Mike Aquilina, patristic scholar in his own right (and author of a fantastic book i was recently given by a friend on ancient signs and symbols) interviews sociologist Rodney Stark on the rise of the Early Church from a sociological point of view. He makes some interesting claims, some of which follow. Read the entire interview here.
I sometimes get asked why I am fascinated with the Early Church. The simple answer is that I feel we are re-entering a period very similar to what happened then, with respect to Church-State relations. The more we know of how the Early Church dealt with the adversity faced, the better we can face the similar adversity.
You say that Christianity succeeded in part because of its high moral standards. Today, however, many churches are lowering the bar to make religion more popular. How would you analyze their efforts?
RS: They're death wishes. People value religion on the basis of cost, and they don't value the cheapest ones the most. Religions that ask nothing get nothing. You've got a choice: you can be a church or a country club. If you're going to be a church, you'd better offer religion on Sunday. If you're not, you'd better build a golf course, because you're not going to get away with being a country club with no golf course. That's what happened to the Episcopalians, Methodists, Congregationalists, Unitarians and, indeed, to some sectors of Catholicism.
Are Christians waking up to that?
RS: Most denominations are tightening up, and the reason is they're running out of members. The young clergy have religious motives that their elders didn't necessarily share. It was a much better job forty years ago. If you look at Catholic religious orders, you'll find that some are recovering and some new ones are growing. The only ones growing are those that have joint living arrangements instead of everybody living out on their own; that have organized worship; and that have some distinctive dress, so you can recognize them on the street as not just your average social worker or schoolteacher. That's a QED. If religion gets too cheap, nobody pays the price.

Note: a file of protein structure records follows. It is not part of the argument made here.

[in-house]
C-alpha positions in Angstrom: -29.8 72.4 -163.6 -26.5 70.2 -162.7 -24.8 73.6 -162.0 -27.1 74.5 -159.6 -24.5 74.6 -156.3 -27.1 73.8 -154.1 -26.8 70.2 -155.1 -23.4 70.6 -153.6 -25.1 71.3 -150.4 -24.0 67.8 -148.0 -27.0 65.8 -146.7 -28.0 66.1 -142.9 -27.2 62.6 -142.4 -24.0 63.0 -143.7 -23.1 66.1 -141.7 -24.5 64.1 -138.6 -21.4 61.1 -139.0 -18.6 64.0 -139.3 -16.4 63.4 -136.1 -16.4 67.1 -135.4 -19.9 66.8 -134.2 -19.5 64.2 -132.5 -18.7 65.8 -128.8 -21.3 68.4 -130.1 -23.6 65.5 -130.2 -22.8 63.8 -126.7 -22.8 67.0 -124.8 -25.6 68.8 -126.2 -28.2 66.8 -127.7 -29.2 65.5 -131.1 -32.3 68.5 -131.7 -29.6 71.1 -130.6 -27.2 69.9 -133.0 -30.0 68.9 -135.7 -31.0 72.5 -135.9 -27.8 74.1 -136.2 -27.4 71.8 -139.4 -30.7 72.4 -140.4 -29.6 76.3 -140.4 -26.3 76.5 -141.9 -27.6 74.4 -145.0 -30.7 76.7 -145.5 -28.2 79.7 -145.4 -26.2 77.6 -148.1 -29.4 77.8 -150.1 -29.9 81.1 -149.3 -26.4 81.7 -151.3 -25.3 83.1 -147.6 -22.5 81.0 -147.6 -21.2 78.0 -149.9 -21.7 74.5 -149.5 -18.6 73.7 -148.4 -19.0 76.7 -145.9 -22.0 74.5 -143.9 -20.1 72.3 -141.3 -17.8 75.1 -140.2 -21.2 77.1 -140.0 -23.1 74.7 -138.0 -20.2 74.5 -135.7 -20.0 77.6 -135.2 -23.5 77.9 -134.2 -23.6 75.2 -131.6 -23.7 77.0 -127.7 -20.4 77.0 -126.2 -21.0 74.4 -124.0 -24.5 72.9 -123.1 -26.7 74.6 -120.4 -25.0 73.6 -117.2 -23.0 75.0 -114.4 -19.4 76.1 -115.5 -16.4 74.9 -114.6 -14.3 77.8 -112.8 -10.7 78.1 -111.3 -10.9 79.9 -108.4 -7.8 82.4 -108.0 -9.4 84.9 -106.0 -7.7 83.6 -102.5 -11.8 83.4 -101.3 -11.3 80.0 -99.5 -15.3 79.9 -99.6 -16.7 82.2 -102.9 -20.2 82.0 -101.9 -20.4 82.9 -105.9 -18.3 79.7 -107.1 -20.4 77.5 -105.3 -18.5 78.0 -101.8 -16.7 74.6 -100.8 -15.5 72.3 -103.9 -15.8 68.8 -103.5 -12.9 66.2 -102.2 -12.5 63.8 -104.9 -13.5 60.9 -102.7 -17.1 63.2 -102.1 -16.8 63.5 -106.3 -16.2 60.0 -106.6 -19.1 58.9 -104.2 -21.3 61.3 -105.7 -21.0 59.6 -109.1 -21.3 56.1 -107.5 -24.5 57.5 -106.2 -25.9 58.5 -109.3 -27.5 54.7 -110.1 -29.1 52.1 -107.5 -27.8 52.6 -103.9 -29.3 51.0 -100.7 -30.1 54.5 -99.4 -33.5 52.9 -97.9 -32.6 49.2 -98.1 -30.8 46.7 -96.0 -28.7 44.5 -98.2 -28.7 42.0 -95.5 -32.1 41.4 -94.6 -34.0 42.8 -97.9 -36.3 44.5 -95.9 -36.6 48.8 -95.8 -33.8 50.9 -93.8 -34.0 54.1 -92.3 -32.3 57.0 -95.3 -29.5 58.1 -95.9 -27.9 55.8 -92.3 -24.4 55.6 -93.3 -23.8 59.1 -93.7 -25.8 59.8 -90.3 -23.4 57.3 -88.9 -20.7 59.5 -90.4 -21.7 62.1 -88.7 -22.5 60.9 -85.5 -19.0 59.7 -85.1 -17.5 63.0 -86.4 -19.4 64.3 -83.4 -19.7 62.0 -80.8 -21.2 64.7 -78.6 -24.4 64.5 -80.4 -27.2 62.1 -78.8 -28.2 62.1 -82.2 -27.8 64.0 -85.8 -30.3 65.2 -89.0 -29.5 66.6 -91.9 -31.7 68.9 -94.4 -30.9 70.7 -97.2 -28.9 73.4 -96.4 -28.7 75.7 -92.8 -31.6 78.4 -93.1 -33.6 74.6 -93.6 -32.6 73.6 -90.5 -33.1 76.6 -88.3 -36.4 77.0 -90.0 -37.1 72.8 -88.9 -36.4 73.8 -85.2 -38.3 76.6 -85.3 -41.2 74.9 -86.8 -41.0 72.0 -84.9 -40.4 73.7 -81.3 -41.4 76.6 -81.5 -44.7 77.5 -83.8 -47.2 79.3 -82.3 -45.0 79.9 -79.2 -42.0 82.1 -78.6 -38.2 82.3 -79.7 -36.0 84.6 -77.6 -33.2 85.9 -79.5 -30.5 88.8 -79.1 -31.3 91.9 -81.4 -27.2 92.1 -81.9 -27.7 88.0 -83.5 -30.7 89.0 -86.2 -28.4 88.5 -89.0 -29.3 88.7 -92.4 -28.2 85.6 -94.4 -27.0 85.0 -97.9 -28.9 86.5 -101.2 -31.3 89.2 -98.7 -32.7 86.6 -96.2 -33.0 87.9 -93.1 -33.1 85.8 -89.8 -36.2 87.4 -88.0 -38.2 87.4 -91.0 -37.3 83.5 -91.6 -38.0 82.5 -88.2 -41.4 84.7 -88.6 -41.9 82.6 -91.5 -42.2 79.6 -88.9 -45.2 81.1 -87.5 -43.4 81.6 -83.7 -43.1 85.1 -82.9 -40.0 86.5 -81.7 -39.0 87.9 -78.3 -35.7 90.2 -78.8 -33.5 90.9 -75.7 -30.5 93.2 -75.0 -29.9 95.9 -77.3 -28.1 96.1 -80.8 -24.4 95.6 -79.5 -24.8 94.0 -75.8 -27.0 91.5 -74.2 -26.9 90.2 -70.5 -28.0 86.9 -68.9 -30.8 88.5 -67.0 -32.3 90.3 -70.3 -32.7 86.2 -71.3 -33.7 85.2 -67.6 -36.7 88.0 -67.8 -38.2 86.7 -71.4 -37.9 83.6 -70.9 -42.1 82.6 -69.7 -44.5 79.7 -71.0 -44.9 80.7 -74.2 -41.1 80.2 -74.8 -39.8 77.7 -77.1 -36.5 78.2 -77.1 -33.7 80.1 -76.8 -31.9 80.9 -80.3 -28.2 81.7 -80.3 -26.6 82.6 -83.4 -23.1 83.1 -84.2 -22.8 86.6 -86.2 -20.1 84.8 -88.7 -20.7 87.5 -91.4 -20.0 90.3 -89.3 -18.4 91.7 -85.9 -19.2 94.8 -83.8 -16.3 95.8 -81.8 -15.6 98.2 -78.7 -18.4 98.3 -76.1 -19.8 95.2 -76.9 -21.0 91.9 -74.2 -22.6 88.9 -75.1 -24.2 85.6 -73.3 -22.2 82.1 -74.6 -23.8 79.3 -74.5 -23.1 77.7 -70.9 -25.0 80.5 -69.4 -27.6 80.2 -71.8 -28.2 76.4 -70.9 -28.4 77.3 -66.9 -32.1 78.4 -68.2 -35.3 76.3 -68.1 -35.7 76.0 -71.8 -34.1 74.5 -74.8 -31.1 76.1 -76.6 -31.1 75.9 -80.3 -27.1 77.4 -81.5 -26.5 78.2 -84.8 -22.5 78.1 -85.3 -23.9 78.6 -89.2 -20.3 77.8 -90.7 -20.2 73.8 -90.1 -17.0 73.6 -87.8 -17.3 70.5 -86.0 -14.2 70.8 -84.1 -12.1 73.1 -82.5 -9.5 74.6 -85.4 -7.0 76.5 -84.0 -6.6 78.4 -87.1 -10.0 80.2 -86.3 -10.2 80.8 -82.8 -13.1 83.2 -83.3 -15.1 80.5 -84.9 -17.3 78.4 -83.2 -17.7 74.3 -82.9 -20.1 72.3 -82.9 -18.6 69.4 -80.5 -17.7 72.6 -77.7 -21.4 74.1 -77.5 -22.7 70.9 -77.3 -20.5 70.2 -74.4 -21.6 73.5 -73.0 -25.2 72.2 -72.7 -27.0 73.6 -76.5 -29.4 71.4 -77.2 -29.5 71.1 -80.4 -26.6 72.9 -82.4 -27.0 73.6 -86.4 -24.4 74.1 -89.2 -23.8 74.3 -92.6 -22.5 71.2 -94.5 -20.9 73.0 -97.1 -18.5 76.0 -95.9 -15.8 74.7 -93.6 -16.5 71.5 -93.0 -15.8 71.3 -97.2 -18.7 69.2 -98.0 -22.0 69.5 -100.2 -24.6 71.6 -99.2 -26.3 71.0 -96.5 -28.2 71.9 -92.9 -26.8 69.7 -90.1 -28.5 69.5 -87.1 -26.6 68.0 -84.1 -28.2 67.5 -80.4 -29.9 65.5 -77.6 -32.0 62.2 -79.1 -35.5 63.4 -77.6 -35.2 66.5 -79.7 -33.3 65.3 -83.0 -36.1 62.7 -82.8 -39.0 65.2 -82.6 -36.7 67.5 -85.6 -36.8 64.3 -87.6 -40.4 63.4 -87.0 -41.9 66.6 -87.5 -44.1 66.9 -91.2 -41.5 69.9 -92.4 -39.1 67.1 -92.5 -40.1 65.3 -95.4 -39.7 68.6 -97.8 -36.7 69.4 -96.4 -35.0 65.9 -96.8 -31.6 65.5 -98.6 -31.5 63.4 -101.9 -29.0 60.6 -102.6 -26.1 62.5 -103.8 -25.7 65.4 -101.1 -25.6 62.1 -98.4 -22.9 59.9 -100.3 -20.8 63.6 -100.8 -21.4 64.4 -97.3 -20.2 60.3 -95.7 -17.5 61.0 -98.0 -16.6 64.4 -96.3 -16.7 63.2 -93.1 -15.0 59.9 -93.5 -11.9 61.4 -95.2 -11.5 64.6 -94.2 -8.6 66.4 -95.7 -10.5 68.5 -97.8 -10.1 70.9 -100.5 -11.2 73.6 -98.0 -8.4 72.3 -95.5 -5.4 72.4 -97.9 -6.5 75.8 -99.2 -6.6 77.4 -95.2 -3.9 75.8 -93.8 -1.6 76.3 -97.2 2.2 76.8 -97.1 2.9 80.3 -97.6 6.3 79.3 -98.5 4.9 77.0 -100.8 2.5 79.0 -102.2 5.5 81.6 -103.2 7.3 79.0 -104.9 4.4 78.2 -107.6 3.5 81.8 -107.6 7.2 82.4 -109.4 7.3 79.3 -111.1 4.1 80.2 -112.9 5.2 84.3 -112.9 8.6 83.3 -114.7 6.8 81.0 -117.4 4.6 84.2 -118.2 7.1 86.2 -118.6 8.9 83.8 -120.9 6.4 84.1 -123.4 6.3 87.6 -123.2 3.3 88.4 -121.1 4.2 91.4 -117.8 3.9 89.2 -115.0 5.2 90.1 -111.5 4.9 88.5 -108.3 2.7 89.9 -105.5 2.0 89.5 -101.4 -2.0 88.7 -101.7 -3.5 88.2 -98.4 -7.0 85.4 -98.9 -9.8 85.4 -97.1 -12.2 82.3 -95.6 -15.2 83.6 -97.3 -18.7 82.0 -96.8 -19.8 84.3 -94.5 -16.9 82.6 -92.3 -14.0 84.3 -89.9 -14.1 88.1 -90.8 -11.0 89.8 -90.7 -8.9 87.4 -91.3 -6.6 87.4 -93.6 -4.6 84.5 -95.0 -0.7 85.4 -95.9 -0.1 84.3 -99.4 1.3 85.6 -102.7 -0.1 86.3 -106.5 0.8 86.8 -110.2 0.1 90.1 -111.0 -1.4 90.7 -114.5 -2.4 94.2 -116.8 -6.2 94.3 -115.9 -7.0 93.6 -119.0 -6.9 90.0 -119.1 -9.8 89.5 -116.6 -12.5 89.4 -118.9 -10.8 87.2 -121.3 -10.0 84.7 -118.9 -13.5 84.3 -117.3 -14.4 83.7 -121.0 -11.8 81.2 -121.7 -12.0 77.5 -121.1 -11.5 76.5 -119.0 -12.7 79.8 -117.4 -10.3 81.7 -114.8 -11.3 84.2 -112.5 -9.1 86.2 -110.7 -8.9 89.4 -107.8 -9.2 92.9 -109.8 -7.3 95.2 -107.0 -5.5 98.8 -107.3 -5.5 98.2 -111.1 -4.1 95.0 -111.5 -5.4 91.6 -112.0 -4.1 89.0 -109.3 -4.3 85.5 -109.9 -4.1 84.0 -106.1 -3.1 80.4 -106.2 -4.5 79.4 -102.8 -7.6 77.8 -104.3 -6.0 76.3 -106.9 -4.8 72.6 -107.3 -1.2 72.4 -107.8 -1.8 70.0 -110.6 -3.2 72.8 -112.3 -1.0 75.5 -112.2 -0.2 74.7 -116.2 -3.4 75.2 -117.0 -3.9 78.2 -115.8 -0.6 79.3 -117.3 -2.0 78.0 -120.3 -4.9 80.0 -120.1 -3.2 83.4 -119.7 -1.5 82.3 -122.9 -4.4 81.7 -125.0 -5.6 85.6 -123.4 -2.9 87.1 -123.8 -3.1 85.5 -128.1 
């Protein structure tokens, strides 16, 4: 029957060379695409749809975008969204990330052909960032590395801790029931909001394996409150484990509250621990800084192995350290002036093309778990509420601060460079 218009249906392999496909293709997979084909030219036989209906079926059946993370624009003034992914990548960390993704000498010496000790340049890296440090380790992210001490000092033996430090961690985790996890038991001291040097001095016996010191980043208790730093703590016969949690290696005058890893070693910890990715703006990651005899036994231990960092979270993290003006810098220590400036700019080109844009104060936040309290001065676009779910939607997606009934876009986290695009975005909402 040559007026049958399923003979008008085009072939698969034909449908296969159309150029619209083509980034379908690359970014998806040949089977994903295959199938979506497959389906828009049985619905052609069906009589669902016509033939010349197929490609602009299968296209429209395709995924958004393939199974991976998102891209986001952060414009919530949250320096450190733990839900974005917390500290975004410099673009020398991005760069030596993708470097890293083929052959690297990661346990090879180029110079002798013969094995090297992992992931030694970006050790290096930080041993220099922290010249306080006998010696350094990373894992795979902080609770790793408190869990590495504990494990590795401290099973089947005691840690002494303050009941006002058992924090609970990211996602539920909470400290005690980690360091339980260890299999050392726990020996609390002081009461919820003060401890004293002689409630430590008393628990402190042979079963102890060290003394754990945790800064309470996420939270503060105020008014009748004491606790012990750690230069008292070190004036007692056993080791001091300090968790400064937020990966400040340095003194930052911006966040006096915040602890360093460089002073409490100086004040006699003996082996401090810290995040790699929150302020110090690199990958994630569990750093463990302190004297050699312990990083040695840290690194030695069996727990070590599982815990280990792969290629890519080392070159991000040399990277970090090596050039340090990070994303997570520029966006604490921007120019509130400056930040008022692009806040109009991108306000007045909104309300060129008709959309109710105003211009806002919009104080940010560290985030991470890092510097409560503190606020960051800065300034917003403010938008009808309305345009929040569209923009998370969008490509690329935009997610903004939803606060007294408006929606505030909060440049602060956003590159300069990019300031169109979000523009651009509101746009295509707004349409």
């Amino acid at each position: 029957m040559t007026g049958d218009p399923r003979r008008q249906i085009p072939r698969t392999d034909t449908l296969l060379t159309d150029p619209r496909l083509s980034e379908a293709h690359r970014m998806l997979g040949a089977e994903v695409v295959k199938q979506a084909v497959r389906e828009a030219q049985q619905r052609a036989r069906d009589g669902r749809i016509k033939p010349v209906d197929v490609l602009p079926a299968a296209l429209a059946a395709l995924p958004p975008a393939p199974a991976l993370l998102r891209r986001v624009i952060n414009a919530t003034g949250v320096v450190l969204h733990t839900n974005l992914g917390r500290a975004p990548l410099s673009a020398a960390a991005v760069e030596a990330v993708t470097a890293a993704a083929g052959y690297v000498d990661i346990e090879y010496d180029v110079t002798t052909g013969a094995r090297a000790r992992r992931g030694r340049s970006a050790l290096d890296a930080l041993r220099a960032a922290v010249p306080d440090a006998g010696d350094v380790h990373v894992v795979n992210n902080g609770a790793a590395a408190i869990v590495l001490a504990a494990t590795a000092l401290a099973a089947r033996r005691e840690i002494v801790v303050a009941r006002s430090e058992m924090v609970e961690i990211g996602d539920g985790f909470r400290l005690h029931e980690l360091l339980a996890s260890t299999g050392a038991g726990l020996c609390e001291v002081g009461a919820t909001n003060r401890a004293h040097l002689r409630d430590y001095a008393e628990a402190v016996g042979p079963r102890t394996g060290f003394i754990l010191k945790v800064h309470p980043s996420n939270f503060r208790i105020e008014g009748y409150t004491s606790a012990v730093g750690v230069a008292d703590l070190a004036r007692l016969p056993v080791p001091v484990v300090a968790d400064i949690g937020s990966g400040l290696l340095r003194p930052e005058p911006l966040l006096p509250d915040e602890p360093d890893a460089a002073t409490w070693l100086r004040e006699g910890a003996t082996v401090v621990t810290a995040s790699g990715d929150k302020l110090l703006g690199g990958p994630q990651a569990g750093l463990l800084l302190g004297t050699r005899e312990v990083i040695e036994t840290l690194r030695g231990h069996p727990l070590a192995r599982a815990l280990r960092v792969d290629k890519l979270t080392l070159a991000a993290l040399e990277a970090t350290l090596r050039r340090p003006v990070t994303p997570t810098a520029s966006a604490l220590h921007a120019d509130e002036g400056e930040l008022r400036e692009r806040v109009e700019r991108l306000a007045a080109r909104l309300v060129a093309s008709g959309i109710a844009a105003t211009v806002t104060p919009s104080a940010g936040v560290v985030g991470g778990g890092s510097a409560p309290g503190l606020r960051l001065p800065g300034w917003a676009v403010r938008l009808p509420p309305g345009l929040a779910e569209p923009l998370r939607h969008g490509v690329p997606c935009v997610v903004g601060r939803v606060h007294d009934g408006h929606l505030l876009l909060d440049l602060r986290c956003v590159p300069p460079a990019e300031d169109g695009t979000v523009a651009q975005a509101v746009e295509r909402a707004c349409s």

Here's an example: Do you really need to have hamburgers on Friday? Getting rid of meatless Fridays was a dreadful error the Church made. When I was a kid -- in a town that was 40 percent Catholic and 60 percent Protestant -- meatless Friday was an enormously important cultural marker. Every Friday reminded you who was like you and who wasn't like you -- and it did this in a way that wasn't harmful to either side.
Our high-school football games were always played on Friday nights. After the game, you took your girlfriend to the drive-in restaurant. And, around midnight, you could hear the Catholic kids count down to twelve and then shout, "Hamburger!" And everybody would laugh. It was a little social ritual that left Catholics with an enormous sense of solidarity. We thought hamburgers were the big denominational difference.
What do you make of the current pope?
RS: Here's someone who knows what it was like for the first Christians -- who knows what it is to fight for his Church's life. If an Italian bishop wants to know how many Catholics are in his diocese, he looks in the census books for the number of people who live nearby. A bishop in Communist Poland knew that the census and the number of Catholics were not the same number, and that it's important to get yourself some Catholics if you want to have a Church. Whether you agree with him or you don't, it's very clear this pope is a holy man, that he's on a mission.